ABOUT THIS BOOK
Physics World Book of the Year
A Financial Times, Sunday Times, and Telegraph Best Science Book of the Year
What is life? For generations, scientists have struggled to make sense of this fundamental question, for life really does look like magic: even a humble bacterium accomplishes things so dazzling that no human engineer can match it. Huge advances in molecular biology over the past few decades have served only to deepen the mystery.
In this penetrating and wide-ranging book, world-renowned physicist and science communicator Paul Davies searches for answers in a field so new and fast-moving that it lacks a name; it is a domain where biology, computing, logic, chemistry, quantum physics, and nanotechnology intersect. At the heart of these diverse fields, Davies explains, is the concept of information: a quantity which has the power to unify biology with physics, transform technology and medicine, and force us to fundamentally reconsider what it means to be alive—even illuminating the age-old question of whether we are alone in the universe.
From life’s murky origins to the microscopic engines that run the cells of our bodies, The Demon in the Machine journeys across an astounding landscape of cutting-edge science. Weaving together cancer and consciousness, two-headed worms and bird navigation, Davies reveals how biological organisms garner and process information to conjure order out of chaos, opening a window onto the secret of life itself.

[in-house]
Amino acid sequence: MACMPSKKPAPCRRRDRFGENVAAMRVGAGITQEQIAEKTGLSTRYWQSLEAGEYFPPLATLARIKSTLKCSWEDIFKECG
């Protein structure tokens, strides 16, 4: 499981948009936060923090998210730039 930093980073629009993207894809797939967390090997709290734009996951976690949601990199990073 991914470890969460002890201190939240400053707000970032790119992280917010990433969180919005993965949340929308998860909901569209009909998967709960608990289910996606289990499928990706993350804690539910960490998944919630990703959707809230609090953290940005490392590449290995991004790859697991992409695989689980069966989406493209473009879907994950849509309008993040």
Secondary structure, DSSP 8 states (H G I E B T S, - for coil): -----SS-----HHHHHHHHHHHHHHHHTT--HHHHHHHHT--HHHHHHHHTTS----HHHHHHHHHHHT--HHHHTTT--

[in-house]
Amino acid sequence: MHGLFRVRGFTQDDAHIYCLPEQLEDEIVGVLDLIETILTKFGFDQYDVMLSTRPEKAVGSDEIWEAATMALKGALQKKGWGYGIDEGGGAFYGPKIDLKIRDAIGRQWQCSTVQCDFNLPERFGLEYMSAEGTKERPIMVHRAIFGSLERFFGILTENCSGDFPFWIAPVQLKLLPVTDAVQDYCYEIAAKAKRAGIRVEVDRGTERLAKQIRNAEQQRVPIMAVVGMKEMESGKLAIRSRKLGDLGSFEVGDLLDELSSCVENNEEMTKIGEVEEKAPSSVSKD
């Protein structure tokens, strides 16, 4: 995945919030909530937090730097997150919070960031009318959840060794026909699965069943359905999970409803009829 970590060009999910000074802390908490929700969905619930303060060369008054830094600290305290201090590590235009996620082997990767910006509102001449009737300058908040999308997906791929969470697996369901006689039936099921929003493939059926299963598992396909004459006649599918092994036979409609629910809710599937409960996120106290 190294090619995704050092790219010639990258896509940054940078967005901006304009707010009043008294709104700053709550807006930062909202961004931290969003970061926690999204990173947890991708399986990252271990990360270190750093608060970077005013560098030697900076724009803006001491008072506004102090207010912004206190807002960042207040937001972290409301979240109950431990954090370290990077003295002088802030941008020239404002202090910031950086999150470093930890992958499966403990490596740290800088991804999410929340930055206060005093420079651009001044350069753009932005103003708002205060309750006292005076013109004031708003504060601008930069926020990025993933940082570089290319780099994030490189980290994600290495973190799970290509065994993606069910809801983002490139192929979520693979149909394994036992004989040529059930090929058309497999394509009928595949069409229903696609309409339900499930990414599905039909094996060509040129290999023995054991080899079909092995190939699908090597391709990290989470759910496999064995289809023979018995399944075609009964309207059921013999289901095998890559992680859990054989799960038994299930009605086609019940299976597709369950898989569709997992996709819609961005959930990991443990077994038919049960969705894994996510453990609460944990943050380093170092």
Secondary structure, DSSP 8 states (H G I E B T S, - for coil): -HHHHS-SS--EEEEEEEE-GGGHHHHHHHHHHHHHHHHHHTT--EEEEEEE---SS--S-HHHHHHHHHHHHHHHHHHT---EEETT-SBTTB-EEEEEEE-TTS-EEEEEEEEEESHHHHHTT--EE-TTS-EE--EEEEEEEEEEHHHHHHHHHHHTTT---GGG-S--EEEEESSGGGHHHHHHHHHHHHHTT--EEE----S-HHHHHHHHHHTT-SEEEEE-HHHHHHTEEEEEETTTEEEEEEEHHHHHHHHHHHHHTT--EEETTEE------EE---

“Brilliantly vivid. . . . The big idea is that . . . understanding the information flow in organisms might be the missing part of our scientific jigsaw puzzle. The informational approach, in Davies’s elegant and lucid exposition, is extremely promising.”
— Steven Poole, Guardian
“Important and imaginative.”
— Clive Cookson, Financial Times
“Boundary-transcending. . . . Davies claims that life’s defining characteristics are better understood in terms of information. . . . With apologies to Charles Darwin, there is grandeur in this view of life.”
— Timo Hannay, Nature
“Wonderful. . . . Davies is a lucid writer and master storyteller. . . . Truly mind-blowing. . . . This is a cracking read.”
— Lewis Dartnell, Times (UK)
“Fascinating. . . . This book is no lightweight holiday read you can laze through.”
— Bianca Nogrady, Sydney Morning Herald
“A dizzying tour de force.”
— Richard Joyner, Times Higher Education
“Explaining one of the oldest questions—what is life?—is physicist Davies’s quest. . . . He searches for answers beyond the known, venturing into a place with no name.”
— Liz Else, New Scientist
“Davies narrates a gripping new drama in science, in which the plot is the story of life and the leading actor is information. With his characteristic blend of erudition and clarity, he brings together some of the most rapidly advancing knowledge in physics and technology to show how information controls biology. If you want to understand how the concept of life is changing, read this.”